Buenos Aires, Argentina – About a million people in Argentina could be working online during their country’s current coronavirus-induced lockdown, according to a new report by nonpartisan think-tank the Center for the Implementation of Public Policies for Equity and Growth (CIPPEC). But many of these workers are shut out of the economy because they either do not have internet connections at home or did not buy a computer because they cannot rely on internet service in the communities within which they live.
CIPPEC analysed the ability of Argentina’s labour force to telework during the time of the coronavirus. Its research shows how COVID-19 is exposing shortcomings in the South American country’s telecommunications network that limit worker productivity. Those limits are particularly painful in a country whose pre-virus economy was already troubled. One solution to Argentina’s shortcomings could be to digitise work and embrace fifth-generation telecom technology (5G), so concludes CIPPEC. That option, however, brings with it a tricky political calculus: one of the fastest ways for the country to get 5G tech would be to risk alienating the White House by turning to Chinese firms that have been blacklisted by the United States.
The US and China are involved in a tug-of-war for influence in Latin America and 5G technology is just one battleground. The country is the third-largest mobile services market in Latin America, according to Global System for Mobile Communications (GSMA), a global industry group.
In the last few years, China has become a significant force in Argentina. In 2019, the total trade between the two countries was almost $13bn. Beijing is now Buenos Aires’ second-largest trading partner. Chinese companies now hold more than $12bn worth of investments in the South American country, according to data compiled by the Bank of Spain.
tried to pressure for regulation that would keep Chinese companies out [of Argentina].”]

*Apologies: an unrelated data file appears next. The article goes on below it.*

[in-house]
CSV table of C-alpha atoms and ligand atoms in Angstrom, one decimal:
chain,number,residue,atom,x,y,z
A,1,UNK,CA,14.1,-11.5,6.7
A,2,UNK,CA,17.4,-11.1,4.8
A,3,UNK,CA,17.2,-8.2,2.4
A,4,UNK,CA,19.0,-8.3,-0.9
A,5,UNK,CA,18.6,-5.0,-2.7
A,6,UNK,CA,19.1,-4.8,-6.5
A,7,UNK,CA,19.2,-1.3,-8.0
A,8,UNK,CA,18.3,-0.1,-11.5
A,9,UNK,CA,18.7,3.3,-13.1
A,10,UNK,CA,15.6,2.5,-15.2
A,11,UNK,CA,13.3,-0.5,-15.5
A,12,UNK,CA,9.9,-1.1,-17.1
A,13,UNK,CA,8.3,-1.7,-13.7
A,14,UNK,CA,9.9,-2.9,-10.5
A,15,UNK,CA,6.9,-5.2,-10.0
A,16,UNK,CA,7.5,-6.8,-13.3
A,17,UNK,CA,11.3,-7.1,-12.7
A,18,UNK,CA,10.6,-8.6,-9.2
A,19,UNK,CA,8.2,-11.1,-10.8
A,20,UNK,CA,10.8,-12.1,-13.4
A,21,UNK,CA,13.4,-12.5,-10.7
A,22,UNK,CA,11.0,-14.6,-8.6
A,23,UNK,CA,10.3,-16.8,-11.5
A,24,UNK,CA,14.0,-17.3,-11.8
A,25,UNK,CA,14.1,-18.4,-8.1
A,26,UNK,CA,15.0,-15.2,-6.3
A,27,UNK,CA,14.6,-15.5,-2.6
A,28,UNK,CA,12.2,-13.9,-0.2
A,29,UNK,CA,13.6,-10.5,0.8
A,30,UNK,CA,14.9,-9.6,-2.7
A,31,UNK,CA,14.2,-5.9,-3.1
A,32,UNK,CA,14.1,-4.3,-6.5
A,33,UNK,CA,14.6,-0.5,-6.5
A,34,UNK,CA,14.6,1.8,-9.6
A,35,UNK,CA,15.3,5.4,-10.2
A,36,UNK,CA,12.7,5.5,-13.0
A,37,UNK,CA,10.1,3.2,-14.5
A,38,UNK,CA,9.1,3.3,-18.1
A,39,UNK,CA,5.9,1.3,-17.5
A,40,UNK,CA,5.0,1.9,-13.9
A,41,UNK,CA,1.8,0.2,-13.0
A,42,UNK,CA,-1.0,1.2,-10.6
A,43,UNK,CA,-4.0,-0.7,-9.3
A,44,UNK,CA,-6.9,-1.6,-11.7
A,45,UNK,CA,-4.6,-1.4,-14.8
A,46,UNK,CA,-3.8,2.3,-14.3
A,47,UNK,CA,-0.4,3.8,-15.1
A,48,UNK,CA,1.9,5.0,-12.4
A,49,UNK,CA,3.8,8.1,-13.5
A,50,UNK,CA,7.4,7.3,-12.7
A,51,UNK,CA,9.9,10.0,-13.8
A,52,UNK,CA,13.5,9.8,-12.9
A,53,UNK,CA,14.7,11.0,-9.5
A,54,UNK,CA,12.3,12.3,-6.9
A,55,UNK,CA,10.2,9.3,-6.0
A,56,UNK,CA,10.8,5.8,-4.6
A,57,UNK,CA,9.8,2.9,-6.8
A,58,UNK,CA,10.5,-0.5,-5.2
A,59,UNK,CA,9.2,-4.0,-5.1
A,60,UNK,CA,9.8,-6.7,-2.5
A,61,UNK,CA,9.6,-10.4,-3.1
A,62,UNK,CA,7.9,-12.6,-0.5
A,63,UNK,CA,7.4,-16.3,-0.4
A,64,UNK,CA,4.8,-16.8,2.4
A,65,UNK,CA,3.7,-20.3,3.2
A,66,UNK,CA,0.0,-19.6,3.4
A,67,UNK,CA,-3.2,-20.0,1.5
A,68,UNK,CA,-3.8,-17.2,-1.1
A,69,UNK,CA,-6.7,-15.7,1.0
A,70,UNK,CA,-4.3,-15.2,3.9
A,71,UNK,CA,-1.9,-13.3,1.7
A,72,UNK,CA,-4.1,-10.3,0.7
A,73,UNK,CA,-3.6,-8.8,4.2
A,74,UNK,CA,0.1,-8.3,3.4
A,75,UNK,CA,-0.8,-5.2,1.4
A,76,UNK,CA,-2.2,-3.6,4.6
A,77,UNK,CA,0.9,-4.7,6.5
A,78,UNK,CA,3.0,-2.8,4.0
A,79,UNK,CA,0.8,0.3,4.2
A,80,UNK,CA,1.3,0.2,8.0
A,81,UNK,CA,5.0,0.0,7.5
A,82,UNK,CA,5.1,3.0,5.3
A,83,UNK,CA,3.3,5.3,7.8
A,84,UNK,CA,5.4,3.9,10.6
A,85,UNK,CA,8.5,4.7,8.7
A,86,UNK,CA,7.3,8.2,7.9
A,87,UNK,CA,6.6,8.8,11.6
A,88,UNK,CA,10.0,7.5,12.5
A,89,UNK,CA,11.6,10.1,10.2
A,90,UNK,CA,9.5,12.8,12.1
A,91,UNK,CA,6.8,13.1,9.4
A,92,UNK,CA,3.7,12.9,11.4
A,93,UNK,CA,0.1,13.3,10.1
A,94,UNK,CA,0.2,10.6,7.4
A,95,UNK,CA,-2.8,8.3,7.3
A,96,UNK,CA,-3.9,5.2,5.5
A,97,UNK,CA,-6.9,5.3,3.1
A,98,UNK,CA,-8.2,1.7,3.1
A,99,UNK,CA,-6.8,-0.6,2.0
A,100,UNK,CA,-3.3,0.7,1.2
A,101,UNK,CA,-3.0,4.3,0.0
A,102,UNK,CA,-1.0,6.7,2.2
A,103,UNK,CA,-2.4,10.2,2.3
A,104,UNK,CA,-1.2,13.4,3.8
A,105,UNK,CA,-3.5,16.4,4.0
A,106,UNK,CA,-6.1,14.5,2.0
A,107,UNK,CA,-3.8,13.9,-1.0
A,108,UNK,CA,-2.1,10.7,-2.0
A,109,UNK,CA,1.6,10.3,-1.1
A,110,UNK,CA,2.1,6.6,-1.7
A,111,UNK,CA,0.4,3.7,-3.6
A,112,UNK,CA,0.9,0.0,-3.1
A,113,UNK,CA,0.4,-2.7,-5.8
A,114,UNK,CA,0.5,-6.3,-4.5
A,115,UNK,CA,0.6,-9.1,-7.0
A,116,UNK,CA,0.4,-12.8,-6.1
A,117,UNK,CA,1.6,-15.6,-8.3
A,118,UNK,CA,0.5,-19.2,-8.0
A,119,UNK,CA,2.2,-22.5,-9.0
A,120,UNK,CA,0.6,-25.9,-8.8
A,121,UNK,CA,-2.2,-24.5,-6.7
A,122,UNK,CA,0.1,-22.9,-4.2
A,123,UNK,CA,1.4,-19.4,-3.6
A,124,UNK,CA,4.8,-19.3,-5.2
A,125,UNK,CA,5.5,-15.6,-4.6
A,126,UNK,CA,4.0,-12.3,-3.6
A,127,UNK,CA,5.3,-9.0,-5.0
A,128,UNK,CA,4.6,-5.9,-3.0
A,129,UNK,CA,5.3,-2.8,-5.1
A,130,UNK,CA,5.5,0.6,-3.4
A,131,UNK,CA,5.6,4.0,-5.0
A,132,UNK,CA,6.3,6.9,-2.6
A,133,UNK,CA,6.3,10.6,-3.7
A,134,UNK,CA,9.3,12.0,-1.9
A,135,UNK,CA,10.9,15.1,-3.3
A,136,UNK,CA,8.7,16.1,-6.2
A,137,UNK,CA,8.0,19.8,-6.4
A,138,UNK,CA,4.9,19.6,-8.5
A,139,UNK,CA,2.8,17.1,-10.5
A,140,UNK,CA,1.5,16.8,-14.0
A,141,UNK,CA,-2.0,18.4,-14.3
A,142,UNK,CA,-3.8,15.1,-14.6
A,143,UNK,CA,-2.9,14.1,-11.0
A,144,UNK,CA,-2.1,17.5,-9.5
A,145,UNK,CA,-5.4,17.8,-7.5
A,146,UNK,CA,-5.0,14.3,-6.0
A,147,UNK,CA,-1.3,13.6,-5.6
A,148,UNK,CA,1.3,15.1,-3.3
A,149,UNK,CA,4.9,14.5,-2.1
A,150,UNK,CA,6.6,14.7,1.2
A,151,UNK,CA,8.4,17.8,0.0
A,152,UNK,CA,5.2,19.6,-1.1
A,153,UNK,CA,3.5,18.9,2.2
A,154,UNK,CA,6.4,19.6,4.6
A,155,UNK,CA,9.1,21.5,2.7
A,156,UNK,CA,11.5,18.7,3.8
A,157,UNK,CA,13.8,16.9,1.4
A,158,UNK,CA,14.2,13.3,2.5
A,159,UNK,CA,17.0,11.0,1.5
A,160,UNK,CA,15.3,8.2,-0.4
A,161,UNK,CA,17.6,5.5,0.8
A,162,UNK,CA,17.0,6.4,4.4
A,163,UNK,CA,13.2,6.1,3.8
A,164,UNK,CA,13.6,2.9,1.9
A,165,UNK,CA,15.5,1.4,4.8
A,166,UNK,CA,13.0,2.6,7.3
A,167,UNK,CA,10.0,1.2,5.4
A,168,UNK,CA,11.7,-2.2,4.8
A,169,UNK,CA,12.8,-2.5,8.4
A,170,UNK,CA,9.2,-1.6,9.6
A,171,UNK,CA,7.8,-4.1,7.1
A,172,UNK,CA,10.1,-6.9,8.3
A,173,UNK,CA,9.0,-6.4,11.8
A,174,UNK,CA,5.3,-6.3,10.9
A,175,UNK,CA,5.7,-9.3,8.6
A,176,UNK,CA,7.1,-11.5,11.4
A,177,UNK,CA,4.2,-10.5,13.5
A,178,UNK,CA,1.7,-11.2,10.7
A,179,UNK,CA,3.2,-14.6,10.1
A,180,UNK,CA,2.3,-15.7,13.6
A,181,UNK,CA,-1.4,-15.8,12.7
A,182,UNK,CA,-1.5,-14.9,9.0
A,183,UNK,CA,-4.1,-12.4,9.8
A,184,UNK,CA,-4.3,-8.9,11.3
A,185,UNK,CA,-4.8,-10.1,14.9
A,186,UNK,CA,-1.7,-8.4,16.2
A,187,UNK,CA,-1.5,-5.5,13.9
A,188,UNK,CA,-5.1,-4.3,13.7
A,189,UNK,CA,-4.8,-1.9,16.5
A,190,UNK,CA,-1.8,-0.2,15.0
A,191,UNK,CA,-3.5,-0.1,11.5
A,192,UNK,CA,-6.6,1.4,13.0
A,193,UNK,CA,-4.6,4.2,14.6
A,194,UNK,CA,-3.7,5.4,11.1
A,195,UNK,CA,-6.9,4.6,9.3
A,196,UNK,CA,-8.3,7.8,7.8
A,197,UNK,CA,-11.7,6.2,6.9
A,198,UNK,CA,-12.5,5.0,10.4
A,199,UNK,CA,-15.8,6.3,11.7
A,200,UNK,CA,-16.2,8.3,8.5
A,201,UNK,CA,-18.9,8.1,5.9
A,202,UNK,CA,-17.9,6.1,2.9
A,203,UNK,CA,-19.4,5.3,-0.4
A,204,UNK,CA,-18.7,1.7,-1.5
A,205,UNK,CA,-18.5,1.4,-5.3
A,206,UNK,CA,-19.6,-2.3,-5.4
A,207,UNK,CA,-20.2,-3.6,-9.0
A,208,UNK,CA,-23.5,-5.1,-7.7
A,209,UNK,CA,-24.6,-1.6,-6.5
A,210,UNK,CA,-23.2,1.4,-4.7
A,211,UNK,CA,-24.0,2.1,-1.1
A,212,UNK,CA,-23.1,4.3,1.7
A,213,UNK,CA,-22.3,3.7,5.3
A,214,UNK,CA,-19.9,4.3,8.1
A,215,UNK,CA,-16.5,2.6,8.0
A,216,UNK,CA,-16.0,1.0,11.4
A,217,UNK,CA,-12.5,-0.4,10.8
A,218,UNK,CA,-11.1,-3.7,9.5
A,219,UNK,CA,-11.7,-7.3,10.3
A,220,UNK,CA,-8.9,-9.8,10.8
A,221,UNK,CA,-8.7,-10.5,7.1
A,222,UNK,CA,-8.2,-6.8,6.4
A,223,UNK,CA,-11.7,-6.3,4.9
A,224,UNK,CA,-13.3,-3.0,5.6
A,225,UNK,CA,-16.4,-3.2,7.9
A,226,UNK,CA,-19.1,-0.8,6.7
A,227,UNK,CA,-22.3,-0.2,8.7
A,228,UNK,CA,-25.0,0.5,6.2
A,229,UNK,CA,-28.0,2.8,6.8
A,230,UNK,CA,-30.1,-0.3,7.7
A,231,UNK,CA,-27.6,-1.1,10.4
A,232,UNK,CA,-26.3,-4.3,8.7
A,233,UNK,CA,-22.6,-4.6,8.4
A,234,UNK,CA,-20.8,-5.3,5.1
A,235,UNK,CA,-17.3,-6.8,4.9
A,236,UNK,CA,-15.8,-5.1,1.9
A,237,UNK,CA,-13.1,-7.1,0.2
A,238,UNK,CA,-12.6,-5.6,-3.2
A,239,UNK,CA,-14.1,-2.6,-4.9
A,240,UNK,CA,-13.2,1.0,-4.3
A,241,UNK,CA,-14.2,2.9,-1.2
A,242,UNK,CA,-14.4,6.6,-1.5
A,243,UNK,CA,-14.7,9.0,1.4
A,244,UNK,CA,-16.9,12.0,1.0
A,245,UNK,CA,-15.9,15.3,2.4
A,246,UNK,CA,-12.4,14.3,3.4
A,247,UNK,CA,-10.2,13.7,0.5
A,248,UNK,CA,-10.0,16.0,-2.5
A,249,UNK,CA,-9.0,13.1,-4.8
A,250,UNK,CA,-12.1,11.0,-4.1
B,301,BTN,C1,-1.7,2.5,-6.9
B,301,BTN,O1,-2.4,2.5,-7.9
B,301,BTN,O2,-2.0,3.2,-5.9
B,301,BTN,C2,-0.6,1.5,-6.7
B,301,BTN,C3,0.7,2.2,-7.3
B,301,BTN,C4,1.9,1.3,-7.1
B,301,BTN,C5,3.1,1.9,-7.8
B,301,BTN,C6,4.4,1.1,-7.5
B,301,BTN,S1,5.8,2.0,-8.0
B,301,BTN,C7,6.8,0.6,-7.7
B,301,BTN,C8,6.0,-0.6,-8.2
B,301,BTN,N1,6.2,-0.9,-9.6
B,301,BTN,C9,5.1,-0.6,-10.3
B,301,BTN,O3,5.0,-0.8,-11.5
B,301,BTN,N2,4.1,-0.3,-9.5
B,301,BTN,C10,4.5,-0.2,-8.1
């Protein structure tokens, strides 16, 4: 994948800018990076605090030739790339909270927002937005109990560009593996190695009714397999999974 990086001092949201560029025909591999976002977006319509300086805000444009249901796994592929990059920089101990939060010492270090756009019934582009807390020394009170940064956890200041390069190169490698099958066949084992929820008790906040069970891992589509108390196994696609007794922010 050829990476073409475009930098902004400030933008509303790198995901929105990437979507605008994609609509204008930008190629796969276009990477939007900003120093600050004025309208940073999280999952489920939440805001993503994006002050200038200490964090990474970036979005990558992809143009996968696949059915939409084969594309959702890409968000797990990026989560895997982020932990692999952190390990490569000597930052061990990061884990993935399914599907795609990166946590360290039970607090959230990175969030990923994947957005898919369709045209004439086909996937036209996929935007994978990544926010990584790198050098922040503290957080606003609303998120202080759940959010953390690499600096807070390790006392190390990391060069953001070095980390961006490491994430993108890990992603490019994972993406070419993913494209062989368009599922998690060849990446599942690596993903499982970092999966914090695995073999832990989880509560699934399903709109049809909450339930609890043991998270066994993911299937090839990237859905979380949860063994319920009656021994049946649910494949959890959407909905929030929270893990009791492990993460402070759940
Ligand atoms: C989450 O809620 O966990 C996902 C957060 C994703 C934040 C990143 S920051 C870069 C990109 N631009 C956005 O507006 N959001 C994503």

“China is [a key trading] partner, banker, and investor. Forty percent of [Argentina’s] central bank reserves [are] in Renminbi,” said the country’s former ambassador to Beijing, Diego Guelar, who believes there is a way to carefully engage China while not alienating the US. “There doesn’t have to be a conflict”.
As it revises its rules for tenders of 5G bandwidth, Argentina is shrugging off US pressure to sideline Chinese infrastructure providers. Huawei and ZTE were instrumental in building Argentina’s 4G wireless communications infrastructure. The two Chinese companies are global leaders in 5G technology and are now at the top of a shortlist of companies being considered to build Argentina’s 5G network.
Huawei and ZTE are working with almost all carriers in the country in one capacity or another and have publicly announced plans to expand in Latin America, which has approximately 642 million people.
“We estimate that by 2025, 11 percent of connections will be 5G,” said Alejandro Adamowicz, Latin America Technology and Strategy Director for GSMA. The industry group forecasts total operator revenue in Latin America will add up to $76bn in 2025, up from $67bn in 2018. And even those figures may not capture the full extent of growing demand because the data upon which GSMA’s projections are based were compiled before the coronavirus pandemic forced so many people in Argentina to work from home using internet connections.
For the time being, deployment of the new technology in Argentina is likely to move slowly. Because – while the country is considering tenders to make 5G bandwidth available to operators, it is struggling to avoid a sovereign debt default and trying to mitigate the effect of the coronavirus on its people and economy.
CIPPEC’s data shows the nature of their jobs would allow nearly 3.4 million Argentines to work from home, but a combination of lack of reliable internet connections and the resultant lack of computers reduces this potential figure to 2.1 million.
Despite its relatively slow pace towards building a 5G telecommunications network, the debate over how best to build it shines a light on just how powerful US influence is in Argentina. Last year the US embassy [in Argentina] warned Buenos Aries to tread carefully with China.
“The (US) tried to pressure for regulation that would keep Chinese companies out,” said Sebastian Sebastian Cabello an academic and independent communications public policy consultan.
Argentina has publicly resisted US pressure to sideline these companies.
Industry data suggests, at a more practical level, Argentina may not have an alternative to Huawei and no significant contender from the US. “The US has no supplier. Since Alcatel-Lucent merged with Nokia, it would not be easy for (the US ) to create a new national champion,” Cabello said, a view that is echoed by others.
“Huawei is already an important partner to Argentina, it would be madness to exclude them,” said former diplomat Guelar, who, until just a few months ago, oversaw Argentina-China relations. His view is given heft, by Argentina’s dire economic outlook and the more than one million people who could be teleworking, but instead are at home earning nothing.